Tuesday May 19, 2015
Far From the Madding Crowd: Whole-Patient Focus Facilitates Diagnosis
Many of us have struggled with perplexing cases in which the diagnosis remains elusive. Trying to solve these seemingly insolvable cases captures the mystery and art of the practice of medicine.
However, for patients, this can quickly become their worst nightmare. One such patient suffered with symptoms that threatened to ruin her life. It took more than three years, evaluations by two dozen physicians and more than $100,000 in medical costs to find the correct diagnosis and treat her condition.
It was that patient's story that inspired Jared Heyman to found CrowdMed.com(www.crowdmed.com) in April of 2013. The patient was his sister.
CrowdMed is an online service that uses the “wisdom of crowds,” along with a prediction market algorithm, to generate a list of possible diagnoses and treatment suggestions for patients with conditions that have not been diagnosed by more traditional medical models. A patient using the service fills out a detailed questionnaire, uploads all of his or her test results, and then the patient's case is reviewed online by what CrowdMed calls its "medical detectives."
According to CrowdMed's website, these are people from all walks of life, although 57 percent of them work in, or are studying for careers in, medical professions. Sixty-nine percent reside in the United States, but 19 countries are represented.
Interestingly, the average age of a medical detective is 36 -- not exactly the gray-haired authority one would envision working on such difficult cases. The medical detectives brainstorm and come up with a list of possible diagnoses that are then ranked in order of most to least probable by the algorithm. The patient then takes the list back to his or her physicians, and, hopefully, a diagnosis is confirmed.
According to CrowdMed, the service comes up with an accurate diagnosis 80 percent of the time.
Of course, there are some legitimate concerns from the medical profession at large, including the ethics of such an arrangement and issues regarding liability. Patients must sign a waiver agreeing that CrowdMed is in no way liable for anything. (Don’t you wish you had that option in your own practice?) Also, although CrowdMed's privacy statement says it will not sell any information that identifies patients, the company reserves the right to sell any nonidentifying information.
CrowdMed also states it is not bound by the Health Insurance Portability and Accountability Act, so it is up to patients to safeguard their identity in anything they upload. Also, buried in the fine print on the site is the disclaimer that if CrowdMed is acquired by another company, it cannot guarantee that a new owner won't sell patients' private information.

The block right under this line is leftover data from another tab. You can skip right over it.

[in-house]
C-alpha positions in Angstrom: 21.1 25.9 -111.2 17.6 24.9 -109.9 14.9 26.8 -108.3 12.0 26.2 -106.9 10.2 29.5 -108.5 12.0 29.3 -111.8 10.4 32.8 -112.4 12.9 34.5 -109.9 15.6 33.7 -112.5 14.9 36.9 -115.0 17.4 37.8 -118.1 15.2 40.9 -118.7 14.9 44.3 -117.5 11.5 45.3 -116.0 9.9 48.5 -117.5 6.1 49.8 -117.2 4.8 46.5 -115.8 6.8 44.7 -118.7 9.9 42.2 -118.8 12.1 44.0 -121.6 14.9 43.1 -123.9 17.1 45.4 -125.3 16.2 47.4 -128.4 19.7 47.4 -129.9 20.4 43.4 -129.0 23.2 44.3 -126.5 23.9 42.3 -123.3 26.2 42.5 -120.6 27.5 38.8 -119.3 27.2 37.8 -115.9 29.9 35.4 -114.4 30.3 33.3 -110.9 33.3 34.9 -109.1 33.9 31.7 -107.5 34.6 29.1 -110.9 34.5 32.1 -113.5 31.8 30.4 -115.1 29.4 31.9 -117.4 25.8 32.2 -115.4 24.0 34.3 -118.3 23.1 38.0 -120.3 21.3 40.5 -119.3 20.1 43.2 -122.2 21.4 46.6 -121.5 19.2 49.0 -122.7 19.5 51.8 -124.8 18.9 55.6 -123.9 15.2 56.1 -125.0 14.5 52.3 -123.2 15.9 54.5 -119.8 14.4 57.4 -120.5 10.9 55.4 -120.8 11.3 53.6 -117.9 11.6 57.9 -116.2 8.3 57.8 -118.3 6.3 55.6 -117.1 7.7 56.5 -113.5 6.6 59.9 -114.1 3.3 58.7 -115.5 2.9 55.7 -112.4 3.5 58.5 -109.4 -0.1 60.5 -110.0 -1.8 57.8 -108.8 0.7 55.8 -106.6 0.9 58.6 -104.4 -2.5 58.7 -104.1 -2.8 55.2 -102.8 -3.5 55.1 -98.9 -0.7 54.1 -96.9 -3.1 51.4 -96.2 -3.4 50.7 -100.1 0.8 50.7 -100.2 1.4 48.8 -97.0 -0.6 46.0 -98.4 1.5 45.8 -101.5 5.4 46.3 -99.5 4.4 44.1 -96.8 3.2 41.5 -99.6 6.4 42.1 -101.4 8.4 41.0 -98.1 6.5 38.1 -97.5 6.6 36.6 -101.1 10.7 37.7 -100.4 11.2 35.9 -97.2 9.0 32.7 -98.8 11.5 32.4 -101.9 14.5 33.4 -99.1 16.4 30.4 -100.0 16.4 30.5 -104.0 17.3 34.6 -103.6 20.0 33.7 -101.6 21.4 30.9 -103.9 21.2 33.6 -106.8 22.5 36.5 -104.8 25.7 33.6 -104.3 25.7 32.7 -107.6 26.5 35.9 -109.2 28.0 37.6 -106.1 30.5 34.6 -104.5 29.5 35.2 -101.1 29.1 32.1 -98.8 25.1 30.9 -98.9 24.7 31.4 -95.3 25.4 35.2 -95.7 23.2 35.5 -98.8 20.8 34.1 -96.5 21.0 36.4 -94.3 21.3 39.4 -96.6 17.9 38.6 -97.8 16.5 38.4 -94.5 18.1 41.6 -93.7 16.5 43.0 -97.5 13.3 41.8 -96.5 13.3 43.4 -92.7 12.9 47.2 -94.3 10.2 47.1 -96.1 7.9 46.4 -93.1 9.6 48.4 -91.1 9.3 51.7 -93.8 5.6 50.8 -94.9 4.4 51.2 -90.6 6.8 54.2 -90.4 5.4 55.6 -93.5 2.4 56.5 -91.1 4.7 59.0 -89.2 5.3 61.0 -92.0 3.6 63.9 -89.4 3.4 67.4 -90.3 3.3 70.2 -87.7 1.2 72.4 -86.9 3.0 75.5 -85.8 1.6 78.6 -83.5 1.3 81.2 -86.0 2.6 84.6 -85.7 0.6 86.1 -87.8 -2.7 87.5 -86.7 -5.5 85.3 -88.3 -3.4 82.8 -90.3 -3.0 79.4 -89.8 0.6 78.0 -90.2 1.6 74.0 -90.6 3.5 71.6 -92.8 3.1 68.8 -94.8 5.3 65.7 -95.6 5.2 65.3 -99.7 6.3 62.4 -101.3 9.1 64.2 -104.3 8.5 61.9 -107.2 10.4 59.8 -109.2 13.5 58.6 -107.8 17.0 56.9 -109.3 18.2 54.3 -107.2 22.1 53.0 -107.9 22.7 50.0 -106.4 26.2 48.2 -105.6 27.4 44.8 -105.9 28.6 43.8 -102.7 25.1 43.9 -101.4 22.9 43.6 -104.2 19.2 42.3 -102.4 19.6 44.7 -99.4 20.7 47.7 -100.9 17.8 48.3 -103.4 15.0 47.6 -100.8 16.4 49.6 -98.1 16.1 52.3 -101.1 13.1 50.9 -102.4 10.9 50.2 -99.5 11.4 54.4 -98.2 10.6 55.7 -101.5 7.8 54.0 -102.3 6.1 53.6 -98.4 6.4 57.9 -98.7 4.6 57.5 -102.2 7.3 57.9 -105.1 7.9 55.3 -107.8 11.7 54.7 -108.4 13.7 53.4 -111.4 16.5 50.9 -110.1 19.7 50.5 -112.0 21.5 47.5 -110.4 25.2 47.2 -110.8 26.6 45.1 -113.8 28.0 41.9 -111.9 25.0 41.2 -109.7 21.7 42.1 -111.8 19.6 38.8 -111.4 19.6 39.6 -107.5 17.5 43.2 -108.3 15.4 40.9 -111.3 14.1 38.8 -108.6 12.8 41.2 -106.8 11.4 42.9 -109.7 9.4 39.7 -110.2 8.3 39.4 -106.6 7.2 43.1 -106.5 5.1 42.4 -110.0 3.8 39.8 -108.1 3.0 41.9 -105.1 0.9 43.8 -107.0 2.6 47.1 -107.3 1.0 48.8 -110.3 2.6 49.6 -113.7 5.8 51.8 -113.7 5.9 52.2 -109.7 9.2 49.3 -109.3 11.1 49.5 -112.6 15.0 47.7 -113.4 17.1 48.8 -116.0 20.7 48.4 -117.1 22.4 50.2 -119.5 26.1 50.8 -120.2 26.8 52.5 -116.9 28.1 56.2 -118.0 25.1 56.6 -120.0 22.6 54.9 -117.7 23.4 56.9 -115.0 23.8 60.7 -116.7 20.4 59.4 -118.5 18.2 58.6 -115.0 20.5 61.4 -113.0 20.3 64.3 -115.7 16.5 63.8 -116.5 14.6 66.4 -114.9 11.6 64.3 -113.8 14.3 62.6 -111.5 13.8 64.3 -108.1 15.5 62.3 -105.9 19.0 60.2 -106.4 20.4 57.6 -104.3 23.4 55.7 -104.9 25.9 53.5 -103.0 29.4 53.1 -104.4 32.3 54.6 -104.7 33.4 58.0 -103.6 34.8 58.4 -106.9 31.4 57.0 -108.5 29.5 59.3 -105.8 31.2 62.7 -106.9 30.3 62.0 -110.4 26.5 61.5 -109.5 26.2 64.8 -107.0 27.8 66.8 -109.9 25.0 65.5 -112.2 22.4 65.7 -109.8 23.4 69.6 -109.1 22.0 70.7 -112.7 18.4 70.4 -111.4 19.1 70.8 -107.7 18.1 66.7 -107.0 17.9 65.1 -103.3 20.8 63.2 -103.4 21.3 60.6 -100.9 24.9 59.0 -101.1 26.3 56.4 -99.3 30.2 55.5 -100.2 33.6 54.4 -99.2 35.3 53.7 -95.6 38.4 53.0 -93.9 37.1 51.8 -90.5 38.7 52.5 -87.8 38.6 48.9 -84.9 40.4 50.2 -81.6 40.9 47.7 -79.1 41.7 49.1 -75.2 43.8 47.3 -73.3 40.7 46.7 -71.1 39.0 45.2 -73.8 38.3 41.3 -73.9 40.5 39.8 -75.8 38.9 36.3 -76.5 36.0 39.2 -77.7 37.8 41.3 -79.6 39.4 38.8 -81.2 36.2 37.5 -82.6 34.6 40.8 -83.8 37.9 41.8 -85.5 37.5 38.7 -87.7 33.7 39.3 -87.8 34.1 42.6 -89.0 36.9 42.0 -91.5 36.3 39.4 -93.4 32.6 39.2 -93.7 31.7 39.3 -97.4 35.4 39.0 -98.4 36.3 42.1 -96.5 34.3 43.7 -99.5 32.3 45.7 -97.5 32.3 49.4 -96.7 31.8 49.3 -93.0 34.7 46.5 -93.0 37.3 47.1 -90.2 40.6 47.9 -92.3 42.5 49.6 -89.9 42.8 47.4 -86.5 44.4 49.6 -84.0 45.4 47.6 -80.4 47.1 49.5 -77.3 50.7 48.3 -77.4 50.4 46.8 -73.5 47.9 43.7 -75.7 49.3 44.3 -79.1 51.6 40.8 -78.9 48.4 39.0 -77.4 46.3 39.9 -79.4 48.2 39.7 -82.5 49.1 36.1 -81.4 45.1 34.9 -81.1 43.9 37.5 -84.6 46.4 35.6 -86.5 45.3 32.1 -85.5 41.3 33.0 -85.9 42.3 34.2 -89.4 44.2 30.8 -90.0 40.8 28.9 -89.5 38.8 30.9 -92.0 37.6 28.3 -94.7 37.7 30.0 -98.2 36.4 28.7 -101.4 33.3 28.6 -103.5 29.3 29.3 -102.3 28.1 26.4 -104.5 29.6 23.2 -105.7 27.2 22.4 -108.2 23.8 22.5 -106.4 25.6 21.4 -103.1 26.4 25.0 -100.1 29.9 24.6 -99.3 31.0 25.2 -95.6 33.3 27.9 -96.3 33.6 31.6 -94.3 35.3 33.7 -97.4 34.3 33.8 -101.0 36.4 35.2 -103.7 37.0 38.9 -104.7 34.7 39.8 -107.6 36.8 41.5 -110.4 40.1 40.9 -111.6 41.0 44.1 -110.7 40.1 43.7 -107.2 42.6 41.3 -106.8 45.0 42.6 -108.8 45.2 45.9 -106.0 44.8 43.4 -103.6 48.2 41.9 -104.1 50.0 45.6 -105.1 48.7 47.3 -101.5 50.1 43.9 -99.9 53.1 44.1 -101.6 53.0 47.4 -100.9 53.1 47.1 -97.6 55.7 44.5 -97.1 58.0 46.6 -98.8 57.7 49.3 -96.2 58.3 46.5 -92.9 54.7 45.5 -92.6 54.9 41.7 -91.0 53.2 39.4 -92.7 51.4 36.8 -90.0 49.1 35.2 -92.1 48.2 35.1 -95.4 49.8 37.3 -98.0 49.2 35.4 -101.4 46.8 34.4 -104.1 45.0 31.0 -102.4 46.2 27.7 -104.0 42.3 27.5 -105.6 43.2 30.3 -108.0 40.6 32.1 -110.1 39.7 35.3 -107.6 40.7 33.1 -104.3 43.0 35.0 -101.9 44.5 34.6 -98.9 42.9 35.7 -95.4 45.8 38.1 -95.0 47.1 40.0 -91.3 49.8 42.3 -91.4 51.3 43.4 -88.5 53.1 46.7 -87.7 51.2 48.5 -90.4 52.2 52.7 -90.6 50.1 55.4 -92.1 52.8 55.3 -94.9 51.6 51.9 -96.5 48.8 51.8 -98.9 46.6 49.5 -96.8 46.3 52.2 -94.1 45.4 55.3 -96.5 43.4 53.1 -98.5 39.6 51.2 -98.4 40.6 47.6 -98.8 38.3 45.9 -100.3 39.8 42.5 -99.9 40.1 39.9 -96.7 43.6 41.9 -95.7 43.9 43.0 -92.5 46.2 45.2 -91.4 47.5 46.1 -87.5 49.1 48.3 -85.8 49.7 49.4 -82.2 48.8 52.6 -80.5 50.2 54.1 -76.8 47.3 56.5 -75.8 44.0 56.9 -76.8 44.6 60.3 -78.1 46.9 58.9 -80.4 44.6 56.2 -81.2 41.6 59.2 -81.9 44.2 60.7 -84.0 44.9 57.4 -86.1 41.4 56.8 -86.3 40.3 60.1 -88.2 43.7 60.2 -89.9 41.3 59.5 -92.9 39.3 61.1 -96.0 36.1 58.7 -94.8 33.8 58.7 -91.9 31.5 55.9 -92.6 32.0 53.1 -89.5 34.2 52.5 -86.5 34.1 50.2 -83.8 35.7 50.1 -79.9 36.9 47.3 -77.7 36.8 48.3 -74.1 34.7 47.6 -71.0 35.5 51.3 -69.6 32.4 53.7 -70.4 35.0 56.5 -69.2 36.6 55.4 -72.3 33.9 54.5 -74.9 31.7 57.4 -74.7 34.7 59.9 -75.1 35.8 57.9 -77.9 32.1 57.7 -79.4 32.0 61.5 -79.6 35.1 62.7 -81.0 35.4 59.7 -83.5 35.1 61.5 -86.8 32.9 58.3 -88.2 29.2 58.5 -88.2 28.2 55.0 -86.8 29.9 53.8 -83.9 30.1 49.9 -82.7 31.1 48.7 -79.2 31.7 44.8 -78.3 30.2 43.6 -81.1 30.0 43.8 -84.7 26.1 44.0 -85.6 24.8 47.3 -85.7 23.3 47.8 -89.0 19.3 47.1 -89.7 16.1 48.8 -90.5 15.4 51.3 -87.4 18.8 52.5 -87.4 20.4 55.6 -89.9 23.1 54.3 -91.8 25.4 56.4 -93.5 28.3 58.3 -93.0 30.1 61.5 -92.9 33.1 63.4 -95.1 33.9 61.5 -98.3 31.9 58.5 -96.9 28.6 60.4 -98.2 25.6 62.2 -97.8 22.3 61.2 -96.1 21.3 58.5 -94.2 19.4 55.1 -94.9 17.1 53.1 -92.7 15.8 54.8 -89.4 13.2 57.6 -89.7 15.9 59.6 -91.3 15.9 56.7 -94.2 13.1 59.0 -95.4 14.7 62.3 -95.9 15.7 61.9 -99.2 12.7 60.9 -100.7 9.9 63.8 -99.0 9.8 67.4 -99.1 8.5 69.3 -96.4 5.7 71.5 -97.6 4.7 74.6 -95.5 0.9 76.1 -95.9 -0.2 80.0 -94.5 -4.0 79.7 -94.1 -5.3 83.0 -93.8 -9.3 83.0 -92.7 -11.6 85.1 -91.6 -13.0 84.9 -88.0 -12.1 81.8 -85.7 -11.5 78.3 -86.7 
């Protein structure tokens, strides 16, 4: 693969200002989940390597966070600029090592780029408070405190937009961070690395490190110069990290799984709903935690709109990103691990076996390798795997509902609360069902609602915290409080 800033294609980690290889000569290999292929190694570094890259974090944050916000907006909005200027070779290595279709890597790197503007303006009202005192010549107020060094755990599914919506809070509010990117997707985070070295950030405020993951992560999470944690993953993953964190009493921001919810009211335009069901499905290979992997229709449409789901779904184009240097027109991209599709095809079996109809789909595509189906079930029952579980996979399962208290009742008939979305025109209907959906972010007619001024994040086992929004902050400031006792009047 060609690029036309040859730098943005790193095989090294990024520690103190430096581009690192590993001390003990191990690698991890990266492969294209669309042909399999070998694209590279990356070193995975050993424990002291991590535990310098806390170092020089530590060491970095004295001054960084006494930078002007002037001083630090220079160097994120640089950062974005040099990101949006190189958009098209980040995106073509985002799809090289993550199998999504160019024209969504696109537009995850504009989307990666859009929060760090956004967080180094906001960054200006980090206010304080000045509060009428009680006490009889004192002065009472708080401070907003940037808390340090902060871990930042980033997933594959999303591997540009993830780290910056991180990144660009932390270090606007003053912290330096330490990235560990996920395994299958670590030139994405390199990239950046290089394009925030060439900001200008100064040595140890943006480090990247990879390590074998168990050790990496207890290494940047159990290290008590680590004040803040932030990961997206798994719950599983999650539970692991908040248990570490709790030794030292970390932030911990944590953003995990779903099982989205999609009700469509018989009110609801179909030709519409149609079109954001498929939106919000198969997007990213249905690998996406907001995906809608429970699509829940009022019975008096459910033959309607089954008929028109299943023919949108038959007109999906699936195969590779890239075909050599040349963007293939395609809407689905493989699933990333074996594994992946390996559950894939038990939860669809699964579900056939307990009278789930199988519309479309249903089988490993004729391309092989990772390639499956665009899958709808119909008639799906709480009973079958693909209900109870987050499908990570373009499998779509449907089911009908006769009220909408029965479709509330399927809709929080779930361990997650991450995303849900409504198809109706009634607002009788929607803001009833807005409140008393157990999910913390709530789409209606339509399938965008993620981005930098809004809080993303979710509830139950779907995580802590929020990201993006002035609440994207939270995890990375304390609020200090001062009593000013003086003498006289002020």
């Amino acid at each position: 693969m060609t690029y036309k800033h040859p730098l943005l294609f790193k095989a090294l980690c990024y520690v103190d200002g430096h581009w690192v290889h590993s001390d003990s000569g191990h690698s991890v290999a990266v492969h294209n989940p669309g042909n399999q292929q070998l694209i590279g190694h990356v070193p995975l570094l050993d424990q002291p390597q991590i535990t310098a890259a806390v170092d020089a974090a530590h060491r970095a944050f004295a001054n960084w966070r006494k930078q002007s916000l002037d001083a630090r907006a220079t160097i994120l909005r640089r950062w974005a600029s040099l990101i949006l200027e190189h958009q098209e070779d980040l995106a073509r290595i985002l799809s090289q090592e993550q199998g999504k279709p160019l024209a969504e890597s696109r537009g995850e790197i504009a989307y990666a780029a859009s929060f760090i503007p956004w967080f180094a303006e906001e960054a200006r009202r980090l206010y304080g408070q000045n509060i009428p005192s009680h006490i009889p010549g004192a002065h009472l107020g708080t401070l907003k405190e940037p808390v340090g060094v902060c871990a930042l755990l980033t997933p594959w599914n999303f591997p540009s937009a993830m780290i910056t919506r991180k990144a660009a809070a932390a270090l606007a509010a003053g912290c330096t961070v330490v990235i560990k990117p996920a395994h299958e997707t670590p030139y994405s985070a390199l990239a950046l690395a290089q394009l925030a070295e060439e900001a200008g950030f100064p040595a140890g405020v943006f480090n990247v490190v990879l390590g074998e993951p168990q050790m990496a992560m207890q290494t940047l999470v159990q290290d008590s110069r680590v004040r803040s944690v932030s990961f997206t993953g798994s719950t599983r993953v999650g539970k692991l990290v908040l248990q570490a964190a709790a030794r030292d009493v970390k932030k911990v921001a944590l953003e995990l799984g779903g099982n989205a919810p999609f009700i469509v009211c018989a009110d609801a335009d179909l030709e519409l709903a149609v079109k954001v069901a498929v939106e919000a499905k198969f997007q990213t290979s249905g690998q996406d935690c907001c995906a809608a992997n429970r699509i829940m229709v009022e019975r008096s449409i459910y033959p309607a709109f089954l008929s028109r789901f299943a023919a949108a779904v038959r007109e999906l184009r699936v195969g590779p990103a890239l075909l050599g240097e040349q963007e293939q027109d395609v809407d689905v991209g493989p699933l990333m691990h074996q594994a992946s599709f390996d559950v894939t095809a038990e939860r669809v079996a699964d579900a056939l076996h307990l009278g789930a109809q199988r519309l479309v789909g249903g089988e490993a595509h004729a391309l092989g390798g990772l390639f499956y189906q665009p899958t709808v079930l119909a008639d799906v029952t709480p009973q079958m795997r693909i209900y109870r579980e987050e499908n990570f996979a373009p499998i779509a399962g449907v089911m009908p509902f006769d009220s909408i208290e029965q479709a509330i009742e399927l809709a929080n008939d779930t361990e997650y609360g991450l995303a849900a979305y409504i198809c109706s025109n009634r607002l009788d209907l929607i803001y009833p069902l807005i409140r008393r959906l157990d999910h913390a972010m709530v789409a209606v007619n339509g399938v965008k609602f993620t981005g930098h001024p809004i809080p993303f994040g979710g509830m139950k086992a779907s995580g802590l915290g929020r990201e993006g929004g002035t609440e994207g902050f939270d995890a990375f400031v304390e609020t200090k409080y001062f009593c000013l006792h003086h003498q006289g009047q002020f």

Among other concerns about this service is that it may undermine the physician-patient relationship. Patients may start to mistrust their physician or question that physician's qualifications. And who hasn’t had to spend extra time educating a patient who came into the office with a list of diagnoses he or she dug up on Wikipedia?
As I looked at the CrowdMed website -- which has several vignettes of patients who were helped by their service -- I was struck by two things. The first is that many of the vignettes have a common thread: patients who complain they were seen by specialist after specialist without a diagnosis. I wonder, where was the primary care physician during all these subspecialist visits? Perhaps the reason the diagnosis remains elusive in some of these cases is that care is too fragmented and specialty-driven, and we simply cannot see the forest for the trees.
A family physician should be the key person compiling the results of tests and procedures, looking at the patient as a whole, and coordinating that patient's care. Of course, doing so will likely require a significant amount of collaboration, and this can be difficult in our current medical system. Time is limited, and getting multiple physicians to discuss a single case at the same time can be like herding cats.
The second thing that struck me as I read the vignettes was that I often knew the correct diagnosis after the first paragraph. This has nothing to do with my clinical acumen and everything to do with taking a proper history and correctly organizing information. Have we forgotten how to take an adequate patient history?
Our current system sets us up for failure because too often we are pressed for time and put too much emphasis -- and reliance -- on test results. We sometimes forget that no test is infallible, and the results need to be interpreted in the context of the case as a whole.
In some ways, the demand for a service like CrowdMed points out how our medical system can fail patients, and as practitioners, we should do our best to avoid these shortcomings.
Peter Rippey, M.D., enjoys outpatient family and sports medicine practice in a hospital-owned clinic in South Carolina.
Posted at 09:14PM May 19, 2015 by Peter Rippey, M.D.